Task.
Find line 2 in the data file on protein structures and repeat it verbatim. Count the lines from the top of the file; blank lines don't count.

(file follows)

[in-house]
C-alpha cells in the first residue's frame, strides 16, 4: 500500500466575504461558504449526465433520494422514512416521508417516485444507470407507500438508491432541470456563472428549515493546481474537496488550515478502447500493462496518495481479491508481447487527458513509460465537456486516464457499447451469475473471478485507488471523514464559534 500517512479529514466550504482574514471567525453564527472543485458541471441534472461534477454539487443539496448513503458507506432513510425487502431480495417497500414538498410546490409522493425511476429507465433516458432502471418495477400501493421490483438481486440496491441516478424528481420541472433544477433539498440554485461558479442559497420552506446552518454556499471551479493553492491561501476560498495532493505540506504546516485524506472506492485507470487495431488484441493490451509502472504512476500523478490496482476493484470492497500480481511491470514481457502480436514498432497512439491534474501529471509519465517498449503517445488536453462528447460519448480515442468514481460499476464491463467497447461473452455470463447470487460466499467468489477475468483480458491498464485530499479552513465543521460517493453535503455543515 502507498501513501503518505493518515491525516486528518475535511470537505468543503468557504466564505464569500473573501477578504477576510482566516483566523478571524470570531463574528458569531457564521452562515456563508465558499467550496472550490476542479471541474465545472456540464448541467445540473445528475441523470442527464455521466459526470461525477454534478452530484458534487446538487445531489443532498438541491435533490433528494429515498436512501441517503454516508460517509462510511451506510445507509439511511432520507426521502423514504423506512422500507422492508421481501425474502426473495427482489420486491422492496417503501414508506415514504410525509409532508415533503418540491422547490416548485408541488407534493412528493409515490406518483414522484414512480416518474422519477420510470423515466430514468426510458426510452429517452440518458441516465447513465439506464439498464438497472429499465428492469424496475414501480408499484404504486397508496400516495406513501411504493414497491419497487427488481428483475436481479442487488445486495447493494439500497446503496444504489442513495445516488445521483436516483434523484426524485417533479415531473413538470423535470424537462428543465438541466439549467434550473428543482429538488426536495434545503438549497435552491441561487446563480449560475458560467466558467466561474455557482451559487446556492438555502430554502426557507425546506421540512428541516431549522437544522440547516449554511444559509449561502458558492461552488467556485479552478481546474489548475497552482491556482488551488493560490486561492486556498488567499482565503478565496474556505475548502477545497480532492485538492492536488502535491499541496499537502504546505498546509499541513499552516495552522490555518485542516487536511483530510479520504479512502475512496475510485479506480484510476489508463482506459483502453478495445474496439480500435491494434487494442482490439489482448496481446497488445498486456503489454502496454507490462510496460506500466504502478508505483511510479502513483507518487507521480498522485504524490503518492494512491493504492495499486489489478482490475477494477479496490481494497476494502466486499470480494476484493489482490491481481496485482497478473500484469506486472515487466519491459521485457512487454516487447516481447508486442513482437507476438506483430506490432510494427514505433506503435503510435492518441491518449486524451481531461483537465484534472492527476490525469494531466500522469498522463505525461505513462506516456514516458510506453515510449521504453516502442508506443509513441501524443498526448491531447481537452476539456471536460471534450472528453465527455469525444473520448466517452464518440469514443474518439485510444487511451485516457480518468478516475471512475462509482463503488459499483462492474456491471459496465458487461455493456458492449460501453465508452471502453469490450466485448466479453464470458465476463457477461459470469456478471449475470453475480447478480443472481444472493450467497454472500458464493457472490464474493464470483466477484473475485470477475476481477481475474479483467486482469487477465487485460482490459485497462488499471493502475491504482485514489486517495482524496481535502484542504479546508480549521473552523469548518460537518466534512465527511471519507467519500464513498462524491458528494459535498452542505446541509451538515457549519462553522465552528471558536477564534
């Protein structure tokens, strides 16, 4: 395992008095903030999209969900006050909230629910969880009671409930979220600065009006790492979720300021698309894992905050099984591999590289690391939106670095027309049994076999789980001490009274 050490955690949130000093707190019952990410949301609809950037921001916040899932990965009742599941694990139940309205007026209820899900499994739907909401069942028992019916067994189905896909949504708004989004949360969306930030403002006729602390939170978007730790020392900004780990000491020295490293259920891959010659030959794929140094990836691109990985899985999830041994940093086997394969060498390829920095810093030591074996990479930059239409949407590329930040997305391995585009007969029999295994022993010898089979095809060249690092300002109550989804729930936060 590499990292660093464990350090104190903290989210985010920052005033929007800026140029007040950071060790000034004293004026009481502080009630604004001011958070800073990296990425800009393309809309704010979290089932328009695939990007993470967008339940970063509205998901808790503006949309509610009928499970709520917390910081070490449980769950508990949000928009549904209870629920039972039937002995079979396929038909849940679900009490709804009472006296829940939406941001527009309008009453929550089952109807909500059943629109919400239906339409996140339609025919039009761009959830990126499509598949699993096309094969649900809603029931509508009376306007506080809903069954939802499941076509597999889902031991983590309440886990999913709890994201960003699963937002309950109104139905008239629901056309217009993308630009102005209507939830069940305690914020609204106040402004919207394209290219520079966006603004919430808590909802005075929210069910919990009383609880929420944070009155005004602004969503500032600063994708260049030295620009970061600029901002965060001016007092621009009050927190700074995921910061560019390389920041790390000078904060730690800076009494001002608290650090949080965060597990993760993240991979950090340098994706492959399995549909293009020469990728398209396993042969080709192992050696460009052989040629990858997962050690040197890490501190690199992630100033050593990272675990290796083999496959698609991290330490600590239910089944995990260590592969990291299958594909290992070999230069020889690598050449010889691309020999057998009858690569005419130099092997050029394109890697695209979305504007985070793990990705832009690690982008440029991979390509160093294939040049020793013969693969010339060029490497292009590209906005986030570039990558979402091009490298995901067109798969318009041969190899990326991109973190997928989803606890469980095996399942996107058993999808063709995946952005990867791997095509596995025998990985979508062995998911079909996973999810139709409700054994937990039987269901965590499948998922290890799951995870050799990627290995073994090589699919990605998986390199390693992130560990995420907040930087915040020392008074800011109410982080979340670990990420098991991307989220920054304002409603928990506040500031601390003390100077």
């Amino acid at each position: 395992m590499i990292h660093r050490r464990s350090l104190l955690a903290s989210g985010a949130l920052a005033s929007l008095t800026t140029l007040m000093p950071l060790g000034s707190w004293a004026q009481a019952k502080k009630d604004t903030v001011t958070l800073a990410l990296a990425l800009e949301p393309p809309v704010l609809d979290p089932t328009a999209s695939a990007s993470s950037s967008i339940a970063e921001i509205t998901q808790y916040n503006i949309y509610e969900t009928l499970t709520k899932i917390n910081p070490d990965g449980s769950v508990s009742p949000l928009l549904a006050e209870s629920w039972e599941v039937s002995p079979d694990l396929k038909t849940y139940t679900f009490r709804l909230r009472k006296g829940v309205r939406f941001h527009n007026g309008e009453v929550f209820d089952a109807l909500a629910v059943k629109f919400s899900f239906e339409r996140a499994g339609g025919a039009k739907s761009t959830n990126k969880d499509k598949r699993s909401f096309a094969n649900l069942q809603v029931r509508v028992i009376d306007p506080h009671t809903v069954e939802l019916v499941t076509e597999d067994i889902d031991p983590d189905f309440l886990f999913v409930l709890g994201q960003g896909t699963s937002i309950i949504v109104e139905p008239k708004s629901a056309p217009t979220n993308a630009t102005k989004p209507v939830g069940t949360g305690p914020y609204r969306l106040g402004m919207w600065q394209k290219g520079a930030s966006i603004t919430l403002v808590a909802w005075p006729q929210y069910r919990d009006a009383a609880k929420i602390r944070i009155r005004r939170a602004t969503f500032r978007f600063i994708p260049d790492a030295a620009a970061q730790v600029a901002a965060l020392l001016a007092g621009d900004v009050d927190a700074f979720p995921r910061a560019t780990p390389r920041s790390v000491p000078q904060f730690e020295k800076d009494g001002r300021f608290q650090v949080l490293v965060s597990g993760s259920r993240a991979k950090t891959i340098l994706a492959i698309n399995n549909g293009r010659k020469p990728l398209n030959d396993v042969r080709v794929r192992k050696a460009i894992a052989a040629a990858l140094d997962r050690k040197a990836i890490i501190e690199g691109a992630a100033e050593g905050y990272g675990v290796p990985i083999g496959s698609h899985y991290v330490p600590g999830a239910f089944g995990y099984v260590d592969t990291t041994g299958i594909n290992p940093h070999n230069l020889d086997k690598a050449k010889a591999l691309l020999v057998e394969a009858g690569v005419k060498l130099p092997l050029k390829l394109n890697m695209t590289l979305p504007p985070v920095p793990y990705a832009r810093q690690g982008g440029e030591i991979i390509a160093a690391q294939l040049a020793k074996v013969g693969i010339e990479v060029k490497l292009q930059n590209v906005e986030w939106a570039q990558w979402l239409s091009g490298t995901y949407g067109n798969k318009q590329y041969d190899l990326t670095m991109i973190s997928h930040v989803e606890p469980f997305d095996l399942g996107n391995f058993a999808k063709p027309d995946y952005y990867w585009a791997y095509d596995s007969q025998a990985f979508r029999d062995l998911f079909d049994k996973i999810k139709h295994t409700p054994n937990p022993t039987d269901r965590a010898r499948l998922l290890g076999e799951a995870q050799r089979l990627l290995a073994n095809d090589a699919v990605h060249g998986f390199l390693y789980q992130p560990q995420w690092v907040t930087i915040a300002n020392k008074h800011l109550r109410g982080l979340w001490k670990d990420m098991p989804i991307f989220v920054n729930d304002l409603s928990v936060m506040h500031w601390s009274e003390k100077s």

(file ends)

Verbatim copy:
C-alpha cells in the first residue's frame, strides 16, 4: 500500500466575504461558504449526465433520494422514512416521508417516485444507470407507500438508491432541470456563472428549515493546481474537496488550515478502447500493462496518495481479491508481447487527458513509460465537456486516464457499447451469475473471478485507488471523514464559534 500517512479529514466550504482574514471567525453564527472543485458541471441534472461534477454539487443539496448513503458507506432513510425487502431480495417497500414538498410546490409522493425511476429507465433516458432502471418495477400501493421490483438481486440496491441516478424528481420541472433544477433539498440554485461558479442559497420552506446552518454556499471551479493553492491561501476560498495532493505540506504546516485524506472506492485507470487495431488484441493490451509502472504512476500523478490496482476493484470492497500480481511491470514481457502480436514498432497512439491534474501529471509519465517498449503517445488536453462528447460519448480515442468514481460499476464491463467497447461473452455470463447470487460466499467468489477475468483480458491498464485530499479552513465543521460517493453535503455543515 502507498501513501503518505493518515491525516486528518475535511470537505468543503468557504466564505464569500473573501477578504477576510482566516483566523478571524470570531463574528458569531457564521452562515456563508465558499467550496472550490476542479471541474465545472456540464448541467445540473445528475441523470442527464455521466459526470461525477454534478452530484458534487446538487445531489443532498438541491435533490433528494429515498436512501441517503454516508460517509462510511451506510445507509439511511432520507426521502423514504423506512422500507422492508421481501425474502426473495427482489420486491422492496417503501414508506415514504410525509409532508415533503418540491422547490416548485408541488407534493412528493409515490406518483414522484414512480416518474422519477420510470423515466430514468426510458426510452429517452440518458441516465447513465439506464439498464438497472429499465428492469424496475414501480408499484404504486397508496400516495406513501411504493414497491419497487427488481428483475436481479442487488445486495447493494439500497446503496444504489442513495445516488445521483436516483434523484426524485417533479415531473413538470423535470424537462428543465438541466439549467434550473428543482429538488426536495434545503438549497435552491441561487446563480449560475458560467466558467466561474455557482451559487446556492438555502430554502426557507425546506421540512428541516431549522437544522440547516449554511444559509449561502458558492461552488467556485479552478481546474489548475497552482491556482488551488493560490486561492486556498488567499482565503478565496474556505475548502477545497480532492485538492492536488502535491499541496499537502504546505498546509499541513499552516495552522490555518485542516487536511483530510479520504479512502475512496475510485479506480484510476489508463482506459483502453478495445474496439480500435491494434487494442482490439489482448496481446497488445498486456503489454502496454507490462510496460506500466504502478508505483511510479502513483507518487507521480498522485504524490503518492494512491493504492495499486489489478482490475477494477479496490481494497476494502466486499470480494476484493489482490491481481496485482497478473500484469506486472515487466519491459521485457512487454516487447516481447508486442513482437507476438506483430506490432510494427514505433506503435503510435492518441491518449486524451481531461483537465484534472492527476490525469494531466500522469498522463505525461505513462506516456514516458510506453515510449521504453516502442508506443509513441501524443498526448491531447481537452476539456471536460471534450472528453465527455469525444473520448466517452464518440469514443474518439485510444487511451485516457480518468478516475471512475462509482463503488459499483462492474456491471459496465458487461455493456458492449460501453465508452471502453469490450466485448466479453464470458465476463457477461459470469456478471449475470453475480447478480443472481444472493450467497454472500458464493457472490464474493464470483466477484473475485470477475476481477481475474479483467486482469487477465487485460482490459485497462488499471493502475491504482485514489486517495482524496481535502484542504479546508480549521473552523469548518460537518466534512465527511471519507467519500464513498462524491458528494459535498452542505446541509451538515457549519462553522465552528471558536477564534